Balance also gives you a direct monitoring / mute button so you can bypass any latency issues your computer might give you. The interface’s onboard clock is great though. My Mac Book didn’t experience any game stopping latency so I left it on the entire time I recorded. It is nice to have that option though. Two other buttons on the interface give you access to Reason features, such as the magical “Clip Safe” button and the Meter / Tuner.
The clip safe is great especially for beginners but is a nice failsafe for even the more experienced. The easy way to explain how it works is that it records another track of whatever you record but at a lower volume to give you the option of using if your perfect take has a few parts that distort from too much volume. I’ve tried to figure this out, but I can’t quite get my finger on how it works. I’m just glad they made it because one of my drum tracks distorted and I simply used the version they made. Consider it your own personal engineer in there. The meter tuner is especially great as well. Just push it and they pop up. This makes life easy when you need to check levels or tune and don’t want to mouse over to find the option. It can also be viewed across the room in case you’re tracking guitars in the next chair.
I spent a great deal of time with this interface. I even used it in Pro Tools 9 and it works great with other DAWs too. So, if Logic is your forte, plug this bad boy right in and you’re good to go, but you do not get access to the Meter / Tuner and Clip Safe buttons; but everything else works just like it would in Reason.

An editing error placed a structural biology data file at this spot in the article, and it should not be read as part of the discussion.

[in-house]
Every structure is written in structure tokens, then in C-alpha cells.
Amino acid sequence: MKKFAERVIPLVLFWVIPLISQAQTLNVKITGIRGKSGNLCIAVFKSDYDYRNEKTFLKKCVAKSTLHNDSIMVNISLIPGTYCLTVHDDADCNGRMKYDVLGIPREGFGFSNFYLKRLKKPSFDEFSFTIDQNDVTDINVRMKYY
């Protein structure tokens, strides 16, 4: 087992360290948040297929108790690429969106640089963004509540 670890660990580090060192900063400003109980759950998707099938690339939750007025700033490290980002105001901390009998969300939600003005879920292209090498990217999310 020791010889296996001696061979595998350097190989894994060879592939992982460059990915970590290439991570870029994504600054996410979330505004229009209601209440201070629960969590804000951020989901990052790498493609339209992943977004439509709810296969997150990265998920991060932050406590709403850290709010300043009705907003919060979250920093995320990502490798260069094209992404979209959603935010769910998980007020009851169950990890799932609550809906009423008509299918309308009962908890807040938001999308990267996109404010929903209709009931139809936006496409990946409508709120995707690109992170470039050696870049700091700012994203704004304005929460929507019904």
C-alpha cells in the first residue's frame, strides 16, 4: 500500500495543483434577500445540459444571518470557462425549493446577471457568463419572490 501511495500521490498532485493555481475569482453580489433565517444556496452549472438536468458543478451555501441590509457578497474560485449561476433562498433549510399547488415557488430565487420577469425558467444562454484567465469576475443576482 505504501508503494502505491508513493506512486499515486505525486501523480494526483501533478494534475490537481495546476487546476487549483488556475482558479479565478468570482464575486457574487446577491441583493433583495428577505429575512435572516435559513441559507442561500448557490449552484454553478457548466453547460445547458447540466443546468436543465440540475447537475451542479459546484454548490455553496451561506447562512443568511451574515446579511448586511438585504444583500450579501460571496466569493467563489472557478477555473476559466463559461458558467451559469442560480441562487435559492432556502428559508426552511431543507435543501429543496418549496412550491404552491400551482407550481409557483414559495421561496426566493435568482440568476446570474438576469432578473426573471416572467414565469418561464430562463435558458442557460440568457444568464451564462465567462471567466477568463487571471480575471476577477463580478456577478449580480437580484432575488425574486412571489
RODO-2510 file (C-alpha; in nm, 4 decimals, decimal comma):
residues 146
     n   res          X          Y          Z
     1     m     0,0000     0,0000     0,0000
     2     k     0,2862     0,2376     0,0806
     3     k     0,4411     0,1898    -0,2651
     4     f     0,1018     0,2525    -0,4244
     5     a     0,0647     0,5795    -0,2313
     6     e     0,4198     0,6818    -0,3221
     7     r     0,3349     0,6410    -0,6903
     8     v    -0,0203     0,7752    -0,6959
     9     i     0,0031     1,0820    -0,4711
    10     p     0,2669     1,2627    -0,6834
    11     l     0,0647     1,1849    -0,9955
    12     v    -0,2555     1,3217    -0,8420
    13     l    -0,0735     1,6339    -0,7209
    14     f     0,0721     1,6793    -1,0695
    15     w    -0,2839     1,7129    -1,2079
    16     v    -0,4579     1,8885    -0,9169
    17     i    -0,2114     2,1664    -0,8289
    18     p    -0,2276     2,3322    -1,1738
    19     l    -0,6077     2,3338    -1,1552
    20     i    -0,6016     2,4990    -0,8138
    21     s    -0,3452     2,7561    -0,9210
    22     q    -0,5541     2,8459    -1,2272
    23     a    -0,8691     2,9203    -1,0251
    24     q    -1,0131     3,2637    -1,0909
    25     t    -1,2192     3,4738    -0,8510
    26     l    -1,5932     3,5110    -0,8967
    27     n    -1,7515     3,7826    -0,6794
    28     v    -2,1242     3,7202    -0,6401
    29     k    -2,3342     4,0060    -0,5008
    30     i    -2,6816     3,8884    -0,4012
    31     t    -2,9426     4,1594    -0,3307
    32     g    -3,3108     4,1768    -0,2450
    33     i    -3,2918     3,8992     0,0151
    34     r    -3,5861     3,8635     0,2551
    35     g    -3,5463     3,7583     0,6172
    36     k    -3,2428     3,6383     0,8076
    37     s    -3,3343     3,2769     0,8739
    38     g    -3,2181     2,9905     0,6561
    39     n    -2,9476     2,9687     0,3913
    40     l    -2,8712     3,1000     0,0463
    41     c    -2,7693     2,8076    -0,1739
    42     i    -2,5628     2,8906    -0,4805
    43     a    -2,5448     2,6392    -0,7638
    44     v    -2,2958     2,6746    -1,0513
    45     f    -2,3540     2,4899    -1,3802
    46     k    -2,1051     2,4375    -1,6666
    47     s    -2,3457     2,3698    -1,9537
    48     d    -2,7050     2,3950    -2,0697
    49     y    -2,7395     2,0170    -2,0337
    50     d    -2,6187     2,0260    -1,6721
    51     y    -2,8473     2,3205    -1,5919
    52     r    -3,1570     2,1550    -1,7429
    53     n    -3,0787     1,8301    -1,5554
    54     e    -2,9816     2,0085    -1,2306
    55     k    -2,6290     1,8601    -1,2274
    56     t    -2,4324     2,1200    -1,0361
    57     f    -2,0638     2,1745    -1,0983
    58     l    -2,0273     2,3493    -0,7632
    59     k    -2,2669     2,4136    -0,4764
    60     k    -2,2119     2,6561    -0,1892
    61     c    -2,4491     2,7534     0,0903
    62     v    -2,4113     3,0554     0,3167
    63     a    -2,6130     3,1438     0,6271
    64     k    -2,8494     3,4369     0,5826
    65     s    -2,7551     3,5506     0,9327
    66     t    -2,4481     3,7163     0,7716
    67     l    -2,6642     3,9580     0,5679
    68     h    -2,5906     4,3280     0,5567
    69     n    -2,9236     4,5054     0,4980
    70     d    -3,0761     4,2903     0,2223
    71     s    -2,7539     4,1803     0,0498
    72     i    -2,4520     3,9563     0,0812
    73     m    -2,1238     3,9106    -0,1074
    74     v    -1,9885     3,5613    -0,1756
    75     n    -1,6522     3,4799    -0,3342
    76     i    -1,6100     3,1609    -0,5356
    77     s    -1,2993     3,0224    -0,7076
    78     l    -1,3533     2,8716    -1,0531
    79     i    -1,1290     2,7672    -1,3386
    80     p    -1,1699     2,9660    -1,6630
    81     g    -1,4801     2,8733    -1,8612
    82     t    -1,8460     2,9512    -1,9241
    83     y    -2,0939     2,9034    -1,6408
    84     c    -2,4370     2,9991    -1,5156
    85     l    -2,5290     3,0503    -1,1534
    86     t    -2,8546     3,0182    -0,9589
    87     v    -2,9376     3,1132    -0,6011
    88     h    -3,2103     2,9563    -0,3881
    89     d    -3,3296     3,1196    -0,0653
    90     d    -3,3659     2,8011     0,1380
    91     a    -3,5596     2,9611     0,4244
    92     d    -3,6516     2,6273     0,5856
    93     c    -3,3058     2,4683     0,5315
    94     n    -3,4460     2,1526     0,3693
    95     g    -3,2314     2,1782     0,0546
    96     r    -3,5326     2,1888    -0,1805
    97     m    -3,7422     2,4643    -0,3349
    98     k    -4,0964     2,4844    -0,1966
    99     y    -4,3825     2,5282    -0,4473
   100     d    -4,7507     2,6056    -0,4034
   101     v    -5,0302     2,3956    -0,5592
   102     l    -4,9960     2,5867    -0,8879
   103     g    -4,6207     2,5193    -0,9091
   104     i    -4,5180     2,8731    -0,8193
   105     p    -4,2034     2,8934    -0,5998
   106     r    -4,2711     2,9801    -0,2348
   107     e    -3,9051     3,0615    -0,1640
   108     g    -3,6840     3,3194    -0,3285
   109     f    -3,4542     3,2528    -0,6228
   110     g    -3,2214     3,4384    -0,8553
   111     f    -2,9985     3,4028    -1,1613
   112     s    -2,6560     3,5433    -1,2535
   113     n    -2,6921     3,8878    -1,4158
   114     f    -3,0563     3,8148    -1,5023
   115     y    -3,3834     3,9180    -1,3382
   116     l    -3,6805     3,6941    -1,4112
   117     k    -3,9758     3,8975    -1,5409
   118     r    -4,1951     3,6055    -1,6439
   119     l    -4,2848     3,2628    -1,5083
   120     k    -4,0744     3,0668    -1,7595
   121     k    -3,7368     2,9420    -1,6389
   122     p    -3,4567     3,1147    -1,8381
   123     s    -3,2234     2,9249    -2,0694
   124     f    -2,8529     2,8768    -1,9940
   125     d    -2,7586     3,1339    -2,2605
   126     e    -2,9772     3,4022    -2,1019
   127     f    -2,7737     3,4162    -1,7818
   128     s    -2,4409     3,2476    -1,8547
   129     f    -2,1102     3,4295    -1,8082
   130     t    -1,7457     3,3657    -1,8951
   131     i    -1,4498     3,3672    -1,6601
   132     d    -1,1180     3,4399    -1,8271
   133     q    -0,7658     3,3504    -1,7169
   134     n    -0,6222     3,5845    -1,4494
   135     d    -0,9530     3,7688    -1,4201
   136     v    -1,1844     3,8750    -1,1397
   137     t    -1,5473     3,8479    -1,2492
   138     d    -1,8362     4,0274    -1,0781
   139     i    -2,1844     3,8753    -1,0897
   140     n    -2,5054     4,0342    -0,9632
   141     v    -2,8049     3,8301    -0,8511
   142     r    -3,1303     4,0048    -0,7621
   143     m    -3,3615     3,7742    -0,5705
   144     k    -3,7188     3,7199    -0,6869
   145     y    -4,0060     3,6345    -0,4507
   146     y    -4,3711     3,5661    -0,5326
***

So now I’m betting you’re looking at me, saying, “What’s the catch? You said nothing bad about this interface yet and you’re about to hit me with bad news.” Well honestly I can’t find anything wrong with it. If you can, I will gladly place it in my review if it is a well thought out issue.
My only gripe is the price. Even at the new price of $399.00, you’re in Mbox 3 territory. I’m not saying that because Mbox is better at all. The hardware part is no contest for Balance. It’s the limitations in the software that you’re getting with the unit. I’ve stated this in my previous review of Reason and I’ll say it again. Although a company wants to control the whole recording experience, the user misses out on other great plug-ins out there. This is why the price gets me. Sure you’re getting an easy to use, straight-forward piece of recording software, but I’m just not there yet with Reason. So if you asked me with $399, which one am I going to use for the rest of my life, Mbox with Pro Tools, or Balance with Reason, it would take me a while to answer. And if you’ve read this site, you know that is an AMAZING feat to accomplish by Propellerhead because any piece of hardware that would even make me think about giving up my Pro Tools is something to be considered.